By JOHN BRINSLEY
A broken guitar led Bob Riskin into McCabe's Guitar Shop on Pico Boulevard 40 years ago. He's been there ever since.
Since becoming primary owner in 1970, Riskin now runs an operation that sells almost 3,000 instruments a year and features about the widest variety of stringed instruments anywhere.
Along with guitars and their myriad musical cousins, McCabe's sells ukuleles which Riskin says are making a big comeback banjos, fiddles, lutes, ethnic drums, and even Australian didgeradoos, a long uneven tube that produces some very strange sounds.
The Santa Monica shop offers classes in playing all of the above and stages more than 100 concerts a year in its 150-seat back room. Since the late 1960s, McCabe's has hosted the likes of Doc and Merle Watson, John Hiatt, Ry Cooder, Linda Ronstadt, Chet Atkins, Liz Phair and John Hammond.
All of which astonishes Riskin, who remembers a time when the acoustic guitar was a minor, almost inconsequential instrument, and who has a hard time pinning down just why it is more popular than ever.
"The six-string Spanish guitar went from being an extremely obscure instrument, on par with the (Russian) balalaika, when I was in high school, to something else," he said. "When I came here, there was a hobby boom in do-it-yourself mosaics, and I suspected that would be a more stable and long-lived business to be in. There was little interest in the acoustic guitar, and I thought it would be over in a few months."
But the folk generation that at first bought cheap guitars evolved into the boomer generation that now buys expensive ones. While the cheapest guitar in McCabe's sells for around $150, its prized Martin guitars go for $3,000 or more.
All this makes the store "reasonably successful," which is the way Riskin likes it. McCabe's generated almost $2.5 million in revenue in the fiscal year ended June 30, 1998. Its owner expects that amount to basically stay the same this year.
That pales in comparison with giant Guitar Center Inc., the 52-store chain based in Agoura Hills. Riskin says he has had to lower his price on some guitars to compete, but McCabe's carries models that Guitar Center doesn't, including Gibson.
"I have no compunction about sending customers to Guitar Center, because they usually come right back," Riskin said.
McCabe's was founded in 1958 by custom furniture maker Gerald L. McCabe, who had become interested in the nascent folk-music scene in L.A. and started repairing instruments for some of his musician friends.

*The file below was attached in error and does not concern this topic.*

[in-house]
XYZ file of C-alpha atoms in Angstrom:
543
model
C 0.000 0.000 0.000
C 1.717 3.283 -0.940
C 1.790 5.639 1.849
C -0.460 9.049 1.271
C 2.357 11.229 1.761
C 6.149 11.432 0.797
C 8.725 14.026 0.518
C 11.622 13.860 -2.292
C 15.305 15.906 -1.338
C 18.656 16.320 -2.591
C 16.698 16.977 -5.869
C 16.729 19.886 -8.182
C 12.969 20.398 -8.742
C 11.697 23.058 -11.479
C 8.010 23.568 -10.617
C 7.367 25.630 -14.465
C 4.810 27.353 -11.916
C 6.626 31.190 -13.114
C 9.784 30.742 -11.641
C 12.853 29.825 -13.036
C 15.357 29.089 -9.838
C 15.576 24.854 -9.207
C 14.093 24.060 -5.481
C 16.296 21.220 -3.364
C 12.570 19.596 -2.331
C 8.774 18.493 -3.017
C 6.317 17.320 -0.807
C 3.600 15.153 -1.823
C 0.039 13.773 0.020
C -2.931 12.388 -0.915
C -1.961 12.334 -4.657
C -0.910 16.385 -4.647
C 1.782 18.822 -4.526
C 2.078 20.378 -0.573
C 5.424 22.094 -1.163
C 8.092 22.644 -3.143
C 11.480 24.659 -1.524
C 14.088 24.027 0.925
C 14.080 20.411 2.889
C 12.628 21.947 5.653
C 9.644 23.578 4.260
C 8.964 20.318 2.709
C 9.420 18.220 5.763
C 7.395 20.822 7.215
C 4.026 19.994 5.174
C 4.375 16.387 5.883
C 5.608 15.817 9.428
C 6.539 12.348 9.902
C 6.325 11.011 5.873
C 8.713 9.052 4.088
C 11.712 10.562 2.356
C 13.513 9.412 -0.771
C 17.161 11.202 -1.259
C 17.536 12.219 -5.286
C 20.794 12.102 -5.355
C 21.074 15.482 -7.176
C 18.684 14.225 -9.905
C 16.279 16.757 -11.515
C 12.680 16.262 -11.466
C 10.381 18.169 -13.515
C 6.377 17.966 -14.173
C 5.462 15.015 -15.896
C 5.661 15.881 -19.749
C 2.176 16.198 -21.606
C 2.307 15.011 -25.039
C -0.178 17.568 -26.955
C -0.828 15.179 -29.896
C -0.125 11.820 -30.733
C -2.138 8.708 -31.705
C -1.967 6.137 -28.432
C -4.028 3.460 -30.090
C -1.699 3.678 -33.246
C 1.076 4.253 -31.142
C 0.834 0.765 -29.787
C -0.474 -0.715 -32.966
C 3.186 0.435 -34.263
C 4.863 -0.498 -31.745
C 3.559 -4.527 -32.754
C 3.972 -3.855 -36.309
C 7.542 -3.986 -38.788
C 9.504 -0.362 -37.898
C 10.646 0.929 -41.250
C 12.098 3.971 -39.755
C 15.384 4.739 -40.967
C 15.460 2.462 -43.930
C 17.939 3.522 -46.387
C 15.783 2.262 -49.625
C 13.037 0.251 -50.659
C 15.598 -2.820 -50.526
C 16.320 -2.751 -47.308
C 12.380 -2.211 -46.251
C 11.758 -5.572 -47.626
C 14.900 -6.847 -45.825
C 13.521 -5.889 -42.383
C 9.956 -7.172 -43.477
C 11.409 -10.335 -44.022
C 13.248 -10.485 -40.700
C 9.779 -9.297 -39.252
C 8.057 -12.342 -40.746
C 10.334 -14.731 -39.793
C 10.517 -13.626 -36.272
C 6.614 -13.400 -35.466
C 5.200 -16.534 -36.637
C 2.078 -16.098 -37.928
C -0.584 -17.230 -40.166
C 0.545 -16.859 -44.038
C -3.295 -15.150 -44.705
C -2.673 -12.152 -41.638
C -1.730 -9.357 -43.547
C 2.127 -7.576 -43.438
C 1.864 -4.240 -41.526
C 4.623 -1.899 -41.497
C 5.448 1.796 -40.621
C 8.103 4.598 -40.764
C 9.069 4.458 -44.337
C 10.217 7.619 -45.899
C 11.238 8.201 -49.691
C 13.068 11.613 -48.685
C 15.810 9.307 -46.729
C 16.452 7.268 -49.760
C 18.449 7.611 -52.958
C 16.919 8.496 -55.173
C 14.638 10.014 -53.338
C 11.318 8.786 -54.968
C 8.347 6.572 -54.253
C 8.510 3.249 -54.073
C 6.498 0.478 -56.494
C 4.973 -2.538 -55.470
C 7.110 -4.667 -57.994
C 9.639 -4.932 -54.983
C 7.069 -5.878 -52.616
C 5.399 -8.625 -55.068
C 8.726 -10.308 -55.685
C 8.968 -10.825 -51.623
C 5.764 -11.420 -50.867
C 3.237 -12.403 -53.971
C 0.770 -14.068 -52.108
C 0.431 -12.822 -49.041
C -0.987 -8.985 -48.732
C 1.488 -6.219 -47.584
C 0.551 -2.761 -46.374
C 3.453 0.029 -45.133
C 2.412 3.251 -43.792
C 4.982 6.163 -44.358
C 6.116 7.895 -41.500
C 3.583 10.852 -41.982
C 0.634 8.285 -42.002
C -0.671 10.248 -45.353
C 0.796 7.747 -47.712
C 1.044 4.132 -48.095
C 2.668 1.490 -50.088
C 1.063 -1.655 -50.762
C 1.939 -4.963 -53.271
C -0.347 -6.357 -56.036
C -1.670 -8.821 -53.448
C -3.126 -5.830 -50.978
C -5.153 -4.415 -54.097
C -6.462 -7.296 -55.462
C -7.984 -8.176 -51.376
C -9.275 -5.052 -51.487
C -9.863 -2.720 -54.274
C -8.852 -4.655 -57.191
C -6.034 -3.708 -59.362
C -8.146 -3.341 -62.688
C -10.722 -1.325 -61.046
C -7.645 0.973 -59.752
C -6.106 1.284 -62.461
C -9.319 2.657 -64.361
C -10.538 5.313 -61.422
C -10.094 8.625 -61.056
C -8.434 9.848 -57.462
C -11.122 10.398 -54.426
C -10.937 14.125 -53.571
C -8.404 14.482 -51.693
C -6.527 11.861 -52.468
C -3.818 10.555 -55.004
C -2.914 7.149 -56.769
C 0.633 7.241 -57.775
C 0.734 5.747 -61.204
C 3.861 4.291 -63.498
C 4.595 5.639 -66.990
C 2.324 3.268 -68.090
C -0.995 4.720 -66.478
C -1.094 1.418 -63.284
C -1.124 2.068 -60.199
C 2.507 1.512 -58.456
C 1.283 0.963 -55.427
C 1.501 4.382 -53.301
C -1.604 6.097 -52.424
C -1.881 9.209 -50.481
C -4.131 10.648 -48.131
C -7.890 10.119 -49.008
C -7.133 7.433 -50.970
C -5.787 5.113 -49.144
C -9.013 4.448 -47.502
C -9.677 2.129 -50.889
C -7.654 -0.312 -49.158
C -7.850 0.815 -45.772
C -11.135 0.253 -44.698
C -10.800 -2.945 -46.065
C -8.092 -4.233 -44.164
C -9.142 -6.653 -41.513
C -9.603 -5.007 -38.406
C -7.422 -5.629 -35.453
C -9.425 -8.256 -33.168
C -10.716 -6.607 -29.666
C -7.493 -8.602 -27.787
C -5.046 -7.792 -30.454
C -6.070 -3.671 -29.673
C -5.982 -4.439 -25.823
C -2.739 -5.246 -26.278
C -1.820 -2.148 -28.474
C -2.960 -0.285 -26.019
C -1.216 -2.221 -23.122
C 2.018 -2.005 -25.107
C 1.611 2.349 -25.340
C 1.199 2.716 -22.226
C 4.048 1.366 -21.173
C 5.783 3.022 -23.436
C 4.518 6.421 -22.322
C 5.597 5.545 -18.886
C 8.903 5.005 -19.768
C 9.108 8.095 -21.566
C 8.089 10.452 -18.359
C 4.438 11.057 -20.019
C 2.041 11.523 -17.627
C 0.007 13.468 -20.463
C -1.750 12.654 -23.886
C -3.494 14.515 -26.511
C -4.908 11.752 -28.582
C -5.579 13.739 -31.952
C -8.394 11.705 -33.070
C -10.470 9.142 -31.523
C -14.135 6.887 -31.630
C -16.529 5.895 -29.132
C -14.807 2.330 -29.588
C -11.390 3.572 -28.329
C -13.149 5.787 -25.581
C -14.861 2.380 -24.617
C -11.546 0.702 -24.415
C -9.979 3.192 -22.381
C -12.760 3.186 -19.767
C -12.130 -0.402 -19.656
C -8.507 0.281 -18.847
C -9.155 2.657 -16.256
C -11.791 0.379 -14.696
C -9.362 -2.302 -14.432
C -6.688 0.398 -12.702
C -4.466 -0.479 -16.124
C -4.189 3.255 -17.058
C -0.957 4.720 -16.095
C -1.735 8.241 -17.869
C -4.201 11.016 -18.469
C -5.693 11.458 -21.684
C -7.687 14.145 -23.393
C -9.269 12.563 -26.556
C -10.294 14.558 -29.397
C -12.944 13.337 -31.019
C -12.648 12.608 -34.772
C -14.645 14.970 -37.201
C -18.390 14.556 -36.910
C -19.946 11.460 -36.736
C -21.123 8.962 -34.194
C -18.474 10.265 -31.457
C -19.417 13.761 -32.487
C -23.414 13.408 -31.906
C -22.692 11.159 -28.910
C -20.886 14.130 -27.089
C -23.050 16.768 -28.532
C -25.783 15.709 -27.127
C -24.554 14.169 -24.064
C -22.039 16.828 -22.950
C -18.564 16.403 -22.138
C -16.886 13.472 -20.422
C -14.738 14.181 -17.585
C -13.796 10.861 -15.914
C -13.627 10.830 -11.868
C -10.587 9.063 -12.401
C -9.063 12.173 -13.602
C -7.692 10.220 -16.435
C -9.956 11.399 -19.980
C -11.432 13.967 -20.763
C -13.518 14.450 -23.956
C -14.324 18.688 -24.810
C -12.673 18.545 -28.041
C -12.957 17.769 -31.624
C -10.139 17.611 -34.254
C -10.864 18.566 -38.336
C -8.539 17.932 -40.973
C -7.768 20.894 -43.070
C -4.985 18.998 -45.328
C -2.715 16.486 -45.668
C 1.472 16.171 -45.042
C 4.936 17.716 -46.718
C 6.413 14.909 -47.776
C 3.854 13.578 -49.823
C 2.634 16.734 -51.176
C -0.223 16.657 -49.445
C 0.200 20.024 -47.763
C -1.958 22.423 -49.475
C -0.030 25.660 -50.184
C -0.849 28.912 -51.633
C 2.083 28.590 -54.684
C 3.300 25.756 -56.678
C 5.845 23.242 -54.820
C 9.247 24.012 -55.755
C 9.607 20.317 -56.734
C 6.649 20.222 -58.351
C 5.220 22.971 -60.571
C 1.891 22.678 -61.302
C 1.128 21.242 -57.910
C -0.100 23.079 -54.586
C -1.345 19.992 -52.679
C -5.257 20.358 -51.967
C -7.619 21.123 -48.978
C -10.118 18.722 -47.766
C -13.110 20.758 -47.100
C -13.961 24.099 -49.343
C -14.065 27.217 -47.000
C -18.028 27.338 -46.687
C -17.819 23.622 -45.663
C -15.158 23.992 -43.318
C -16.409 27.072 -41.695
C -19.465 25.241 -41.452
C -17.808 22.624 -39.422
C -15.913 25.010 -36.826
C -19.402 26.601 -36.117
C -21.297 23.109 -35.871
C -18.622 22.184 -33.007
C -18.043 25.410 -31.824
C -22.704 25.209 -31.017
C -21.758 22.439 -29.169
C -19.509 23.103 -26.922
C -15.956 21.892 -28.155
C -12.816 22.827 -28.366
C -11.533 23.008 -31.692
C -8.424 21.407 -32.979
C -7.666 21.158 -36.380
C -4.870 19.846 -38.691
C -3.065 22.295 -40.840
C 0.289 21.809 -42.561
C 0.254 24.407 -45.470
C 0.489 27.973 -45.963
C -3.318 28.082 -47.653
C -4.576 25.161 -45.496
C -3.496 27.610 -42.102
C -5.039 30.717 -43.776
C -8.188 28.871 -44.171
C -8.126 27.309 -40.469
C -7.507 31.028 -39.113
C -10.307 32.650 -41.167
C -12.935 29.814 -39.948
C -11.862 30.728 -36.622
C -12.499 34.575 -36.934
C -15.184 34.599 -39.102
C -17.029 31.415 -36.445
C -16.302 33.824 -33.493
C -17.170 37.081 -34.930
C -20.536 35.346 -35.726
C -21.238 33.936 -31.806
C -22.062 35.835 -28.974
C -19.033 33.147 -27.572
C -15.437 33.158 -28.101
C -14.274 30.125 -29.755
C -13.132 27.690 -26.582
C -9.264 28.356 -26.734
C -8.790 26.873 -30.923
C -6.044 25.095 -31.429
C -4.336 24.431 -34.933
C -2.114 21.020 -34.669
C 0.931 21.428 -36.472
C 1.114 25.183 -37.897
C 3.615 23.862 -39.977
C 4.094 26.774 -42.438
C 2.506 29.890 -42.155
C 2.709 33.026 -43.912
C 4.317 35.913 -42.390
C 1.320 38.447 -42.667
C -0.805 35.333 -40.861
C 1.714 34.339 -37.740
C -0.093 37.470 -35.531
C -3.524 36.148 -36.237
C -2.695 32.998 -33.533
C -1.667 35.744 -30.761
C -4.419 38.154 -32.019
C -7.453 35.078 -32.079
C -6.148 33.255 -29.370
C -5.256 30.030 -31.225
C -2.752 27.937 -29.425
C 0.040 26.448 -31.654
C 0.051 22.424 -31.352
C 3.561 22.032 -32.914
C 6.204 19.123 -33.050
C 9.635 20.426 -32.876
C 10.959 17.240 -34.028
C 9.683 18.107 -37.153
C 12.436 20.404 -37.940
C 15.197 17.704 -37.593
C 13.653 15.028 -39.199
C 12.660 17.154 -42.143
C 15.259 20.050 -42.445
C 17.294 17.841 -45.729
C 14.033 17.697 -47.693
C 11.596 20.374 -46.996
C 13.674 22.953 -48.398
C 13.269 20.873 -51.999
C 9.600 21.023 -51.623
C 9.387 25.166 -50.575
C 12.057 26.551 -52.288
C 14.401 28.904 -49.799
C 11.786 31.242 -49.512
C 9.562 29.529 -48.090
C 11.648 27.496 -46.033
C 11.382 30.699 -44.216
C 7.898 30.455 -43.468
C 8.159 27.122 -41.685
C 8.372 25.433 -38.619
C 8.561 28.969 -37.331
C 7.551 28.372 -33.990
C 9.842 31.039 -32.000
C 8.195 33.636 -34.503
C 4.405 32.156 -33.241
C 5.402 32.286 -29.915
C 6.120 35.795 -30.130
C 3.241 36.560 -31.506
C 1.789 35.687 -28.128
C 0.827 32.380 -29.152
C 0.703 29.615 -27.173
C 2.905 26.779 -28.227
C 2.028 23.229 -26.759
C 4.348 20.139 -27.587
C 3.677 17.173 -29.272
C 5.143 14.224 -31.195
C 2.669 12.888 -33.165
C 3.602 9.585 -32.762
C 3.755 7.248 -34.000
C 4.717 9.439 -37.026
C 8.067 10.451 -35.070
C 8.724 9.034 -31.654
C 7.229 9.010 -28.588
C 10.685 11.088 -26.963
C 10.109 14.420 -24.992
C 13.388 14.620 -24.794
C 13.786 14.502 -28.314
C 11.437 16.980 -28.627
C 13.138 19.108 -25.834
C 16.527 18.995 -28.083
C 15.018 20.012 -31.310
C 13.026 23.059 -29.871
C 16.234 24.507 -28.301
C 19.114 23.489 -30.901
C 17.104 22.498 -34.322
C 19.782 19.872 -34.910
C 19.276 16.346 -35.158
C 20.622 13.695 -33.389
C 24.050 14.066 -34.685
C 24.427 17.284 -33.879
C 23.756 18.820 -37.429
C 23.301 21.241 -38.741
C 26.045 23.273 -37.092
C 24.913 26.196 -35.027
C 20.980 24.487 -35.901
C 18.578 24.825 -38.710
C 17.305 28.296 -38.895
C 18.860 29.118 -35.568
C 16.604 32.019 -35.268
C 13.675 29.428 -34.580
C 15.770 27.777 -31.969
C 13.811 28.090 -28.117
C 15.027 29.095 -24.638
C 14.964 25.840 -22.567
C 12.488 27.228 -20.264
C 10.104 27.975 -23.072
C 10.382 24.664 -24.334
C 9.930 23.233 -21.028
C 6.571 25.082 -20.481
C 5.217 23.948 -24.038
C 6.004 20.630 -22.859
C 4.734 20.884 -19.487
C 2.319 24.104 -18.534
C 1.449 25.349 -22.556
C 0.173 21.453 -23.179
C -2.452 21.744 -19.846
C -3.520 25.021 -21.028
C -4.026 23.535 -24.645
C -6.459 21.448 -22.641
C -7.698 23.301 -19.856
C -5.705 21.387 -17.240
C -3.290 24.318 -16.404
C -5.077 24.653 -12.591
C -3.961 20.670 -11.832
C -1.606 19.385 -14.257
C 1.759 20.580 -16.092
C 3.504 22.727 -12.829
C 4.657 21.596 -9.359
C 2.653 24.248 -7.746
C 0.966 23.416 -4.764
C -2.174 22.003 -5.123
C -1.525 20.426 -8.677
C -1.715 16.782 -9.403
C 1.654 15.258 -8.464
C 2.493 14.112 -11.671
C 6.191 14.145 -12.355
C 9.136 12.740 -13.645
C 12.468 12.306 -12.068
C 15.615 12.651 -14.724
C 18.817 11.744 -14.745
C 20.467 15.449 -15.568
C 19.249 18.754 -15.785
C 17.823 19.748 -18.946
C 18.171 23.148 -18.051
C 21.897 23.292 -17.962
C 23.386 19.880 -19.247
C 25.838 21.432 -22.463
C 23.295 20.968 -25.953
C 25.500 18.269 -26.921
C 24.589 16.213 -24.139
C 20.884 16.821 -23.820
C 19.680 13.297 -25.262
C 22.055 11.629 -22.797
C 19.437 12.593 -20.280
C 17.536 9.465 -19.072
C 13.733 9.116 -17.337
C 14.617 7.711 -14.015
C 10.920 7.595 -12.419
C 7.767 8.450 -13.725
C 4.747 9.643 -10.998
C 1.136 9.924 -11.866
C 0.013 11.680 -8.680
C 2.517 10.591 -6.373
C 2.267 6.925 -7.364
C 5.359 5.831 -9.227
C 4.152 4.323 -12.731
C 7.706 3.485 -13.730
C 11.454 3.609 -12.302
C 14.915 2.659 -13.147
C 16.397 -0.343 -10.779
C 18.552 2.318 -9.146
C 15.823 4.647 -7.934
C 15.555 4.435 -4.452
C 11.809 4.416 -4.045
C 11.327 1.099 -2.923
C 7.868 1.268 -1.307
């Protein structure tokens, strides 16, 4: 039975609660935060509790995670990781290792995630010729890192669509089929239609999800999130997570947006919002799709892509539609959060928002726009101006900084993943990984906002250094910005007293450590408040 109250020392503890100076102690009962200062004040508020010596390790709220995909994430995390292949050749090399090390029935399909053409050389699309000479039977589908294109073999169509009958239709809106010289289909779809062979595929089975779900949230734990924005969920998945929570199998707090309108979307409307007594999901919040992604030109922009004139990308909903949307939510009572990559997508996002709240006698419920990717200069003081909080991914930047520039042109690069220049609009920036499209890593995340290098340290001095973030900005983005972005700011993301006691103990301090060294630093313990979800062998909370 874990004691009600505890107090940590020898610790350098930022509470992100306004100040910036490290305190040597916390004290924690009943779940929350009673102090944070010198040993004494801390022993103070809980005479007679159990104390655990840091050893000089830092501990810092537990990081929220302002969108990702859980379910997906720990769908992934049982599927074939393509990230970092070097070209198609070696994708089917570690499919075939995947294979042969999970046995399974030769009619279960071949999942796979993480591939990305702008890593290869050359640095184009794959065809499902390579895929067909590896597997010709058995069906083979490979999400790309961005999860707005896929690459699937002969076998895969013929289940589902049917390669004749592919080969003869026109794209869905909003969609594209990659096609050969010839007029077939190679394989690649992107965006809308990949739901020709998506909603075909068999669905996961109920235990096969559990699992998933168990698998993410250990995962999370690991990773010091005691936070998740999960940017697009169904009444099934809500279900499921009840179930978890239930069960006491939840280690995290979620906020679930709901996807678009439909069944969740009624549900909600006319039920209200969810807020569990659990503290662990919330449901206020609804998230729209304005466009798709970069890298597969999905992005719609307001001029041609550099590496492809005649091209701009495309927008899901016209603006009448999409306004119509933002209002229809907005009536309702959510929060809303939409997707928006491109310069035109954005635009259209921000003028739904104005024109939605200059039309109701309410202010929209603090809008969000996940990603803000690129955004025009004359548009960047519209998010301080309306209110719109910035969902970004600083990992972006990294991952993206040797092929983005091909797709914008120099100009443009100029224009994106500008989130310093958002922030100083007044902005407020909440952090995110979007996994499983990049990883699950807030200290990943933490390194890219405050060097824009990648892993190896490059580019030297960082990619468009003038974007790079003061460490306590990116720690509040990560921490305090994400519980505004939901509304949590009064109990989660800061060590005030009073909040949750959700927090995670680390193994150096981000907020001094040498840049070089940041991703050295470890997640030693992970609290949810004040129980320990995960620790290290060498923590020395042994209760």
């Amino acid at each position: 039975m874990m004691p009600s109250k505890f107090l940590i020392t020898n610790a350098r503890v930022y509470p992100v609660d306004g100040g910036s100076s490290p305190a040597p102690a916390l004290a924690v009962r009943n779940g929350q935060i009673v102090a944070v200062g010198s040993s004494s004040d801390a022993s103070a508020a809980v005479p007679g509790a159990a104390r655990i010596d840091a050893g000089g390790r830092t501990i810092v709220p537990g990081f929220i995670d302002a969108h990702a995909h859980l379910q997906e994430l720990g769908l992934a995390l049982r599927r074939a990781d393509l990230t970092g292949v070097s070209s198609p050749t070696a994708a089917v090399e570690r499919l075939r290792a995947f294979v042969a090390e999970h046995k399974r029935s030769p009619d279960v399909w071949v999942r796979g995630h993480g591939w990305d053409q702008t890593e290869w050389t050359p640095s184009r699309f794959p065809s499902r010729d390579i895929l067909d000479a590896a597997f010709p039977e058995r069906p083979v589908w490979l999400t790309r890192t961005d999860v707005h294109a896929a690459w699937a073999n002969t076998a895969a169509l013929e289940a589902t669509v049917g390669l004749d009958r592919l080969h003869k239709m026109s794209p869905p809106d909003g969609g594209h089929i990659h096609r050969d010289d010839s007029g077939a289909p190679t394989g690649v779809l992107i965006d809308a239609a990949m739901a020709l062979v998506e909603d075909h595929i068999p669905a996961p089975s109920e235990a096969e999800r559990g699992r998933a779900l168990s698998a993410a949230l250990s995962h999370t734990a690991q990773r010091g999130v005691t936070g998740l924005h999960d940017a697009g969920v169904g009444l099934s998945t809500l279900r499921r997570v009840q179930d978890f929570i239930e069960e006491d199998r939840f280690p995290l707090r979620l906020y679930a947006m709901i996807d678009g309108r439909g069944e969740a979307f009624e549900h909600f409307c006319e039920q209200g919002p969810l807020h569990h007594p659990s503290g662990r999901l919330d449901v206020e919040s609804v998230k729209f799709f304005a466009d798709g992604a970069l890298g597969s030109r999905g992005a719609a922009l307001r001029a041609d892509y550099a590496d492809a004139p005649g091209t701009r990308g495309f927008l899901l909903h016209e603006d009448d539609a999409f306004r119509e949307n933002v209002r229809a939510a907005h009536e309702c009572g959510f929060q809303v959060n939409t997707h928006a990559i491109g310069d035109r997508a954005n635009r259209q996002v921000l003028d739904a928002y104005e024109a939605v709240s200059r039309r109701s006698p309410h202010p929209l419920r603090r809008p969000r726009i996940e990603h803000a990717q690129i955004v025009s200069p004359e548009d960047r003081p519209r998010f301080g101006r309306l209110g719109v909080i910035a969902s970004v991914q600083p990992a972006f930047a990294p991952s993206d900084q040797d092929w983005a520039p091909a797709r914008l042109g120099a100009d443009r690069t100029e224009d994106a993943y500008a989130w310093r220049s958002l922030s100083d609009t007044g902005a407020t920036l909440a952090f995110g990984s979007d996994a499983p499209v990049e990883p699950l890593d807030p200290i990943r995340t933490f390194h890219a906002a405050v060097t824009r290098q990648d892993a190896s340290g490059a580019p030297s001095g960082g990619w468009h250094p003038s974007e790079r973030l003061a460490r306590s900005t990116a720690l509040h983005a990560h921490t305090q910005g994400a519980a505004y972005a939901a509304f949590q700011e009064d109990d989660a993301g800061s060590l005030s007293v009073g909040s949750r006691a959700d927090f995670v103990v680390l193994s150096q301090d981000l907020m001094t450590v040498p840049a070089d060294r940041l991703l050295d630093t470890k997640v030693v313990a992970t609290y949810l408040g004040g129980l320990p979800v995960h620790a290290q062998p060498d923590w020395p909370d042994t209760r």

He opened his first small store half a block from the current 6,000-square-foot location on Pico Blvd., and it was there in 1959 that Riskin walked in with the busted guitar and got hooked.
"I came to this as a part-timer," Riskin recalled. "I covered lunches, was a broom-pusher. I went full-time in 1960."
McCabe soon tired of the business and turned it over to friend Walter Camp, who himself relinquished management to Riskin. He has run the store as primary owner since 1970.
The shop was incorporated into McCabe & Camp in 1969, but Camp retains only a small interest in the business. McCabe now has no involvement and continues to make and design furniture.
The ambience of the place is decidedly, almost determinedly, low-key. Unlike some of the large guitar chains, none of McCabe's staff is on commission, and no one pushes products. Customers are encouraged to stay as long as they like and fiddle around.
"We want to make (customers) understand why one guitar is different from another," says John Zehnder, who after Riskin is McCabe's longest-serving staff member and certainly its most recognizable. "Even if they don't buy it here, that's fine."
Zehnder, who sports a long white beard, presides over the repair shop that sits in the center of store and is the director of McCabe's teaching program. An ordained Presbyterian minister, he fixes most of the acoustic guitars and banjos while teaching ukulele and mandolin, which he plays the same way he does all his string instruments left-handed.
Both he and Riskin say they get calls from all over the world asking for advice on guitars or information on performers scheduled to play the back room.
The concerts consume the majority of McCabe's advertising budget and aren't money makers. In fact, Riskin said the store lost about $147,000 last year by staging the shows. He insists he doesn't mind losing the money because he believes they generate customer loyalty and name recognition.
Musician Brian Dobson now lives in London, but was an L.A. resident in the early 1980s and visits McCabe's whenever he is back in town. He's been there at least a dozen times since he left.
"If there comes a time when I've got to have an instrument, it's more liable to be here than any other place I can think of, and that includes pawn shops," Dobson said.
It's the kind of statement that heartens Riskin.
"There aren't too many warm and fuzzy places left, but we're hanging in there," he said.
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